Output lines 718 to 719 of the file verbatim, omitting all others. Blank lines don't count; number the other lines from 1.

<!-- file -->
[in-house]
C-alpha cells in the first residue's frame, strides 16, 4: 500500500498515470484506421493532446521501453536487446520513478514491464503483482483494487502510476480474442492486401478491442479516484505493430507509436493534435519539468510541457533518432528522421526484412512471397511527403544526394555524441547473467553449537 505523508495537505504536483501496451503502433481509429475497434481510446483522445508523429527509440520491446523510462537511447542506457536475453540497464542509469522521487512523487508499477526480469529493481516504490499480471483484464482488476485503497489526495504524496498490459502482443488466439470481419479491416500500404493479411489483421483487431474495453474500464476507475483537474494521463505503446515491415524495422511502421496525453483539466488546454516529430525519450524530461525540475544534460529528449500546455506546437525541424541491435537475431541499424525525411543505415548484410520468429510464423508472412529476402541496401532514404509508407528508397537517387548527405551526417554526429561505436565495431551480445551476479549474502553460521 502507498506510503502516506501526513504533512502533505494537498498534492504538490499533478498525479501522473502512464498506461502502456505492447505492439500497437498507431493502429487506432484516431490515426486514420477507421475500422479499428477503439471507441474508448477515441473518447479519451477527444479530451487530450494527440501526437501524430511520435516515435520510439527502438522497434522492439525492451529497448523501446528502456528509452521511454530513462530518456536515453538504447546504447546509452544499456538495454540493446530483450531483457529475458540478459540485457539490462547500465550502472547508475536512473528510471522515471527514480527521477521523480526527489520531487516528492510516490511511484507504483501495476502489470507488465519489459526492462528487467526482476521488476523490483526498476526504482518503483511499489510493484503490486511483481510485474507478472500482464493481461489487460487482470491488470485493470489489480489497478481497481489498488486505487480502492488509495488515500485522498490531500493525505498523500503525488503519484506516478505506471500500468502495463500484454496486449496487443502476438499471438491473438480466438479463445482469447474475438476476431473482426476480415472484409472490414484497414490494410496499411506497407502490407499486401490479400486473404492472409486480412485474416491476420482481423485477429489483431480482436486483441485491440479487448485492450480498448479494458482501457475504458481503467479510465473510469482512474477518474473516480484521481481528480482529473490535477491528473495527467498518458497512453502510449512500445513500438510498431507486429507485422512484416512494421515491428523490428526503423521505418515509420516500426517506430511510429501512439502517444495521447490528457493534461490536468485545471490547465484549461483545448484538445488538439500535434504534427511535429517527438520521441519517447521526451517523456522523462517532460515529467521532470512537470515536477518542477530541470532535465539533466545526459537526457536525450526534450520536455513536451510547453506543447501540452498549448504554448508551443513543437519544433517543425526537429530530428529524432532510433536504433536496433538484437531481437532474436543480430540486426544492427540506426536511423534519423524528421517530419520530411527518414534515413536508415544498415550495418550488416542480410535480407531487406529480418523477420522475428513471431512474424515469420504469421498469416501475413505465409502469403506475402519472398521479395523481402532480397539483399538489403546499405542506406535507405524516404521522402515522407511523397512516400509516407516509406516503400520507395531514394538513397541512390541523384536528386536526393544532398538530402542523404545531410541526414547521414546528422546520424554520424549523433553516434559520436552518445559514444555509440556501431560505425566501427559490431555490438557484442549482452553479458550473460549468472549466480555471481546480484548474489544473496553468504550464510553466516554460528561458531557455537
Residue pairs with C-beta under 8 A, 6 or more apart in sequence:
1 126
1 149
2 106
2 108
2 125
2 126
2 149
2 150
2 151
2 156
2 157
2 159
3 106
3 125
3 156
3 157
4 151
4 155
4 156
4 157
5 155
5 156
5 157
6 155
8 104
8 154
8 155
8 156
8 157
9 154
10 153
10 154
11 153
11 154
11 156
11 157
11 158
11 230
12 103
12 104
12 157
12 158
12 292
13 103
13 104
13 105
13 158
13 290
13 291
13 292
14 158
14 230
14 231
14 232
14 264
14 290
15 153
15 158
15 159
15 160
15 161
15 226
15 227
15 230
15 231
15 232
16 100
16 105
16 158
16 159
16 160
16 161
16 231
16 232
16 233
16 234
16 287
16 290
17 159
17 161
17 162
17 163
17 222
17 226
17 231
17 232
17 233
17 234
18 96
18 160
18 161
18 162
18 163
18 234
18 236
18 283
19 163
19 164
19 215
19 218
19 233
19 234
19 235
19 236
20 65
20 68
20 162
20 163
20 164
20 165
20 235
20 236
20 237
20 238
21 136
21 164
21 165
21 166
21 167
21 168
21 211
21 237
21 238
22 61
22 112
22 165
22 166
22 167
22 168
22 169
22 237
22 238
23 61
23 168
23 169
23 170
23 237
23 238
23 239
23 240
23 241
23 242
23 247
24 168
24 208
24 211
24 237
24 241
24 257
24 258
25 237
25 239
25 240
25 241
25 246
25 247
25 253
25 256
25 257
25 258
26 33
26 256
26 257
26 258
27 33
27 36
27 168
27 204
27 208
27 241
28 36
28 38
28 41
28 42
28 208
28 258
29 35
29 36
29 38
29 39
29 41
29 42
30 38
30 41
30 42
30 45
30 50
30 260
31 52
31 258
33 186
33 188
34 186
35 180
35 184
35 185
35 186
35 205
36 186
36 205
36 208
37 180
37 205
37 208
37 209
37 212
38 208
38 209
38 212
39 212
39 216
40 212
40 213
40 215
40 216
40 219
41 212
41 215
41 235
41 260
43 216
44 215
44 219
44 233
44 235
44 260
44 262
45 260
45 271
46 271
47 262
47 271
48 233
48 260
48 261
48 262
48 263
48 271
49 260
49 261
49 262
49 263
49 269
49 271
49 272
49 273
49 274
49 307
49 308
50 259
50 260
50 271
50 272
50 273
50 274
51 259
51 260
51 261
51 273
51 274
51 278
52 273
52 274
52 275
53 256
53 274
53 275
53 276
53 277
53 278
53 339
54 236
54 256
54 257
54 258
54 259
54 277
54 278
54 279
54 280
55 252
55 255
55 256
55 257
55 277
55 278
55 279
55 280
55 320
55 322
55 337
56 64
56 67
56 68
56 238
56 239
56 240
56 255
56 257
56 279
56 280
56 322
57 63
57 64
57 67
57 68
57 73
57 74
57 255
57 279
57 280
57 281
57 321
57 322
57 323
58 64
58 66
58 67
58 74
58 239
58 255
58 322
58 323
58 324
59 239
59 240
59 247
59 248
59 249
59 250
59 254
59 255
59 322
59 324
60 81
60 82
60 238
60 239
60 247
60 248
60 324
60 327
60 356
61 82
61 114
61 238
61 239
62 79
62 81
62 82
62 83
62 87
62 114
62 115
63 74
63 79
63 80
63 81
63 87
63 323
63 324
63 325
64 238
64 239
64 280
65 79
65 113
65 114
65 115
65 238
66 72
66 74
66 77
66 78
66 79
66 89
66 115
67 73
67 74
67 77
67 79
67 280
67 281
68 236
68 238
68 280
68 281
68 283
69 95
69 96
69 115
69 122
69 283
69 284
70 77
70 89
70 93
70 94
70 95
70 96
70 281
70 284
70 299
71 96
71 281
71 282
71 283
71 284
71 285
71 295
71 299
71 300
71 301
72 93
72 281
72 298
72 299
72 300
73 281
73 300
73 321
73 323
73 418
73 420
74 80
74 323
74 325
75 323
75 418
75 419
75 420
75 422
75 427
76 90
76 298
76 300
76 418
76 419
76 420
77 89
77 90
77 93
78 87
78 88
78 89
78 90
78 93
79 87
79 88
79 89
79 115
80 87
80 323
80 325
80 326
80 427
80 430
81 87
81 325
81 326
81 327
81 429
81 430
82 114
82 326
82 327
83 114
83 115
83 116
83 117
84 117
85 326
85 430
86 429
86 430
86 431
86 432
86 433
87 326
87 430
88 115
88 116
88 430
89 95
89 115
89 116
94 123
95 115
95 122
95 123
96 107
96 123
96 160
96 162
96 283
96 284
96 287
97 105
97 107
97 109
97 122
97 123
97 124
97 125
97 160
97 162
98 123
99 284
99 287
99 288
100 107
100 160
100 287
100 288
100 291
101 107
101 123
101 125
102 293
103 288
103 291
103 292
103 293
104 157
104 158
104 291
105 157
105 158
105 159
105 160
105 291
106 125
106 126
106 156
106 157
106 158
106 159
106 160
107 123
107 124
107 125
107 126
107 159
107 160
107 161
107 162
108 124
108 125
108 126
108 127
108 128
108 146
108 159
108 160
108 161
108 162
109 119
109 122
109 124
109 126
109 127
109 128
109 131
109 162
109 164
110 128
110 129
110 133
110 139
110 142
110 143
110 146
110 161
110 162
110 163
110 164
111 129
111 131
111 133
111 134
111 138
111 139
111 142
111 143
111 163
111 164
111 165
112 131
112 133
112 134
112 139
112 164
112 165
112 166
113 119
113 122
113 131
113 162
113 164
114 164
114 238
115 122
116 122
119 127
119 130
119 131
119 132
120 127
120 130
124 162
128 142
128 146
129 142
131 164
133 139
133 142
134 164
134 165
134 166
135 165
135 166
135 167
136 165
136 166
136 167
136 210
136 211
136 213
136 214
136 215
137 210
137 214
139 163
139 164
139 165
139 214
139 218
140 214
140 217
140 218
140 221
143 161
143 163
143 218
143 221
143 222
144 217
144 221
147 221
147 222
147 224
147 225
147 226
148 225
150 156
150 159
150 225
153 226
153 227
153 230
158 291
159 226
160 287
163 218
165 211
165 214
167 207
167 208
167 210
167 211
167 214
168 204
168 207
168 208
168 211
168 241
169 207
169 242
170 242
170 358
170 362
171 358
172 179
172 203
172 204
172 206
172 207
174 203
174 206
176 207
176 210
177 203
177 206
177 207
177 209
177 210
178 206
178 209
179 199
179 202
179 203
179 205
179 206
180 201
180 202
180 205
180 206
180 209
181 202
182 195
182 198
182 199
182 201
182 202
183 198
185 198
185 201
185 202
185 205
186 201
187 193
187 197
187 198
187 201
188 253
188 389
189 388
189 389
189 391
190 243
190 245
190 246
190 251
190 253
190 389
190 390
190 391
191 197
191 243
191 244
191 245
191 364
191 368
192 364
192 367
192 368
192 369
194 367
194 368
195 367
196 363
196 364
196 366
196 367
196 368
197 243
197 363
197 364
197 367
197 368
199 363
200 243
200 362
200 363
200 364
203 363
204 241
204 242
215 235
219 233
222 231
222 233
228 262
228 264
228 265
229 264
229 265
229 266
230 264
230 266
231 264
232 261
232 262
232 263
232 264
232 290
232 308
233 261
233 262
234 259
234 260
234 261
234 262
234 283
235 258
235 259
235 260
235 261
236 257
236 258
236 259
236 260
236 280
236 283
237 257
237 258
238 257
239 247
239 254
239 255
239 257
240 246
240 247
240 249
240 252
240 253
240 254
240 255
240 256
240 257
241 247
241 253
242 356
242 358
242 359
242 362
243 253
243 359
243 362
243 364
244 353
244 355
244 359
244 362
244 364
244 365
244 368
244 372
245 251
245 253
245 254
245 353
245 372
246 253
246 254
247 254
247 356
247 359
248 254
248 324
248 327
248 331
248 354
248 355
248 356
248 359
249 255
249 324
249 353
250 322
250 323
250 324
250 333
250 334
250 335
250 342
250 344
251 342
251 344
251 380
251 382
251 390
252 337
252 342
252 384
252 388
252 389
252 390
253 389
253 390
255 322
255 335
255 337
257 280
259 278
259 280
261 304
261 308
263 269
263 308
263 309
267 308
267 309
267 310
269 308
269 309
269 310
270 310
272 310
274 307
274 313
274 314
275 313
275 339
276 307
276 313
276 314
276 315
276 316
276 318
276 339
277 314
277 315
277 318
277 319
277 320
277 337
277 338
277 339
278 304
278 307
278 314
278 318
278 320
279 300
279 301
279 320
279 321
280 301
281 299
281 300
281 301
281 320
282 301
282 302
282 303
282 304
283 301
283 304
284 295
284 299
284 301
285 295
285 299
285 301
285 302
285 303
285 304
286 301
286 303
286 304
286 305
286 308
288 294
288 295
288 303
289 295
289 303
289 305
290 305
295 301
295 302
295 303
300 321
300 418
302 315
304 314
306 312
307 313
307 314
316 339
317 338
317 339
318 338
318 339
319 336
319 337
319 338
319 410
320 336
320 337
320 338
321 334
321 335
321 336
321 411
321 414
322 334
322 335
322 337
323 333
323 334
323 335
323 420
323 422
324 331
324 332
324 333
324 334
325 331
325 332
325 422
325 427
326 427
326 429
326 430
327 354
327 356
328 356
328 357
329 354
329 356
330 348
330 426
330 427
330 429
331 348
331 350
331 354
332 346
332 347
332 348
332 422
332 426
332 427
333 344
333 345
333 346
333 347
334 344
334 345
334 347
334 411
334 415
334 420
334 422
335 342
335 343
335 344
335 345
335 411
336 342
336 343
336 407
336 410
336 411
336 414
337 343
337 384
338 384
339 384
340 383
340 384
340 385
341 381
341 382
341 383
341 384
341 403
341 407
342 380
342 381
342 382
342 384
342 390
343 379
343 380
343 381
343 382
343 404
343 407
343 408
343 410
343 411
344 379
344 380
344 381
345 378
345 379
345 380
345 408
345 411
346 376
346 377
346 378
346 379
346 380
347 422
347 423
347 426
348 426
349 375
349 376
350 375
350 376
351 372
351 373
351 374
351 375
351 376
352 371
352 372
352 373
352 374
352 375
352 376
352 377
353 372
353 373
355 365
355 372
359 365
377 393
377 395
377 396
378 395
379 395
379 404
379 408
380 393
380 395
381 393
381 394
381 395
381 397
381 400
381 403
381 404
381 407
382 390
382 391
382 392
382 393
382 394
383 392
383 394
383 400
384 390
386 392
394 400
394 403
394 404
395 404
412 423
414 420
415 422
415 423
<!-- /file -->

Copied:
183 198
185 198